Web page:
In­ter­net shakes up Africa

Lesotho Times - - Weekender -

NAIROBI — From the jug­ger­naut that is Nige­ria’s Nol­ly­wood to the bud­get ac­tion films made in the sub­urbs of Uganda’s cap­i­tal, Africa’s en­ter­tain­ment in­dus­try is on the rise and con­stantly in­no­vat­ing.

And thanks in large part to faster and more af­ford­able in­ter­net con­nec­tiv­ity, it is also break­ing free from tra­di­tional pro­duc­tion and dis­tri­bu­tion mod­els.

The self-taught Ugan­dan di­rec­tor Isaac Nab­wana makes an ac­tion­packed movie ev­ery few months, at a cost of less than $200 (about M2 643), in a Kam­pala slum called Wakaliga. His stu­dio Ra­mon Film Pro­duc­tions – which uses props made from scrap metal and con­doms filled with food colour­ing for fake blood – has drawn such at­ten­tion that the area is now known as “Wakali­wood”.

“I wanted to com­plete school but the prob­lem was the fees, so I had to find my own ways to make movies,” Nab­wana said. “I bor­rowed a cam­era – if I want some­thing I don’t take long to learn it. Tech­nol­ogy has helped a lot. I wouldn’t be able to broad­cast my­self if not for tech­nol­ogy.”

The trailer for Nab­wana’s hit ac­tion film Who Killed Cap­tain Alex?, com­plete with vi­o­lent fight scenes and spe­cial ef­fects-laden shootouts, has been seen 2.6m times. The films are cur­rently dis­trib­uted through the sale of DVDS to fans in Uganda and beyond, but the team are con­sid­er­ing other op­tions.

“We want to sell on­line, that’s our next tar­get,” said Nab­wana. “We do pro­mote our movies on­line al­ready – peo­ple watch the trail­ers on com­put­ers but also on smart­phones.”

Phones are also play­ing key pro­duc­tion roles. Jongo Love, a love story and thriller re­leased in Kenya last De­cem­ber, was shot en­tirely on a Nokia Lu­mia 1020. Pro­duced by the team be­hind Shu­jaaz, a hugely pop­u­lar mul­ti­plat­form project tar­get­ing young peo­ple, Jongo Love was also widely pro­moted on­line.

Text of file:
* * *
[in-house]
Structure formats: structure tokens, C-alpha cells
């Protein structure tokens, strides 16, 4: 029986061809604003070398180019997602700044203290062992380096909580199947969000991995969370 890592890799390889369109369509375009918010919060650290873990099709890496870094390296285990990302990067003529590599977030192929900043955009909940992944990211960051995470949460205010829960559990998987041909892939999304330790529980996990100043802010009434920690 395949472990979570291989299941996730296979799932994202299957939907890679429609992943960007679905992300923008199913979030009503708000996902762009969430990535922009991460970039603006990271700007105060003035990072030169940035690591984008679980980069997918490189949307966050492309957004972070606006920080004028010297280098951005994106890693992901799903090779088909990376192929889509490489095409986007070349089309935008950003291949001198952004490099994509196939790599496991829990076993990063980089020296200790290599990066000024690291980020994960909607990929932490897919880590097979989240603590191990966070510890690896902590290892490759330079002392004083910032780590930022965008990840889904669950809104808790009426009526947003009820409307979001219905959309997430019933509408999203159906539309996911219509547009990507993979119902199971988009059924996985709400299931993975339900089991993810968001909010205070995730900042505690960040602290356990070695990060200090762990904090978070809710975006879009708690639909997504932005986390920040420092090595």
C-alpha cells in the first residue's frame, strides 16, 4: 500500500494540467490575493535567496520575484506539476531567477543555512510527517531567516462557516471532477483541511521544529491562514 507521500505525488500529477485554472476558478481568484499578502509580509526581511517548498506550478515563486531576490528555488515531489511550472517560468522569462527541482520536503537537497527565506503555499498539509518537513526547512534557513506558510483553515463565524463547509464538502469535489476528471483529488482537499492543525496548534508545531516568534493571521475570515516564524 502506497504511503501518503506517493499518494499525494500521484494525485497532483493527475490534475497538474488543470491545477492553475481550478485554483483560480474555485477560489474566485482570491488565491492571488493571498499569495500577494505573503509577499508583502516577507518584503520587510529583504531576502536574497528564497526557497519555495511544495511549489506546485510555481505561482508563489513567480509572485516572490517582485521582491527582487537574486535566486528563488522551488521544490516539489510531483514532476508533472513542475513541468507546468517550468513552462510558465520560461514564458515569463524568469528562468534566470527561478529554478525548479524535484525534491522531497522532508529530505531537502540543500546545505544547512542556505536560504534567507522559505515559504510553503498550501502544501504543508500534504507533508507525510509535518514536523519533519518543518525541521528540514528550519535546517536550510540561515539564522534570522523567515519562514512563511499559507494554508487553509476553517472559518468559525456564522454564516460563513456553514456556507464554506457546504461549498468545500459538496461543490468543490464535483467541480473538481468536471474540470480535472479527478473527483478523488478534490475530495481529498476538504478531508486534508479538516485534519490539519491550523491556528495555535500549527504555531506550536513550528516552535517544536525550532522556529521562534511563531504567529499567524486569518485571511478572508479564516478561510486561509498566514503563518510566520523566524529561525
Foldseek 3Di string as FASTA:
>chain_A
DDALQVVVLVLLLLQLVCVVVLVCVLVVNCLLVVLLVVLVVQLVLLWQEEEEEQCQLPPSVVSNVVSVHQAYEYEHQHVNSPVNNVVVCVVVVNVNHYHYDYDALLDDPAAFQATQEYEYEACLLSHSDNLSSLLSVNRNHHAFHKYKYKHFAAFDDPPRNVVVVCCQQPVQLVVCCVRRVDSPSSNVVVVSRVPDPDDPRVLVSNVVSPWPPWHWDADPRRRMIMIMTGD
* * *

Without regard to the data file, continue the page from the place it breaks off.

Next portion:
“We first put out trail­ers and pumped it on so­cial me­dia, and then just be­fore the school hol­i­days put the full film on Youtube for free,” said Mnikelo Qubu, head of dig­i­tal at Well Told Story, the mak­ers of Shu­jaaz. “Within a month of be­ing on­line, we’d al­ready hit 100,000 views. Dig­i­tal had to­tally great reach – we spent the next two months engaging young peo­ple off the back of the hype around the movie.”

The team also made about 7,000 DVDS that were dis­trib­uted by hand, in­clud­ing many to es­tab­lished dis­trib­u­tors and to video dens. The dens are an es­tab­lished tra­di­tion in many coun­tries in the re­gion, where au­di­ences pay a small fee to watch films, soap op­eras and sport.

“There is still a need to put out con­tent via phys­i­cal means, to reach from the top to the bot­tom of the pyra­mid,” said Qubu. “Es­pe­cially in the ru­ral ar­eas, peo­ple don’t al­ways have ac­cess to smart­phones or ac­cess to data.”

Video dens, pub­lic tele­vi­sions and satel­lite of­fer­ings at home are un­likely to fade out any time soon, but as in­ter­net speeds im­prove and costs de­cline, more and more view­ers turn to stream­ing sites and on­line view­ing.

IROKOTV, launched in 2010 by the Bri­tish-nige­rian en­tre­pre­neur Ja­son Njoku and of­ten de­scribed as the Net­flix of Africa, of­fers an on­line cat­a­logue of sev­eral thou­sand Nol­ly­wood films.

The stream­ing ser­vice has also been co­pro­duc­ing con­tent since 2013 and a year later be­gan to make orig­i­nal pro­gram­ming through Rok Stu­dios.

“Nol­ly­wood fans are the orig­i­nal binge view­ers – they’re used to hav­ing movies play­ing all day, ev­ery day – it’s part of the noise,” said Njoku.

The Nige­rian movie in­dus­try pro­duces up to 2,000 ti­tles a year. “With dig­i­tal means of con­sum­ing con­tent, the cat­a­logue they have ac­cess to is now larger than ever,” said Njoku, who also sees mo­bile as a key dis­tri­bu­tion tool.

Net­flix re­cently be­came avail­able legally across Africa, af­ter rolling out in 130 new ter­ri­to­ries in early 2016.

On­line video on de­mand (VOD) is still out of reach for many – the cost of high-speed data is of­ten pro­hib­i­tive. Re­gional com­peti­tors, such as Naspers, MTN and Mul­ti­Choice, have launched VOD of­fer­ings in an at­tempt to grab the top end of the mar­ket.

“Choice is what has been missing for the African en­ter­tain­ment fan; choice and ac­cess,” said Njoku.

“On­line view­ing has given fans choice – set­ting con­tent free and mak­ing it more ac­ces­si­ble than ever.”

Ac­tors play out a scene in one of Nab­wana’s movies, filmed in a scrap­yard in Wakaliga, Kam­pala.

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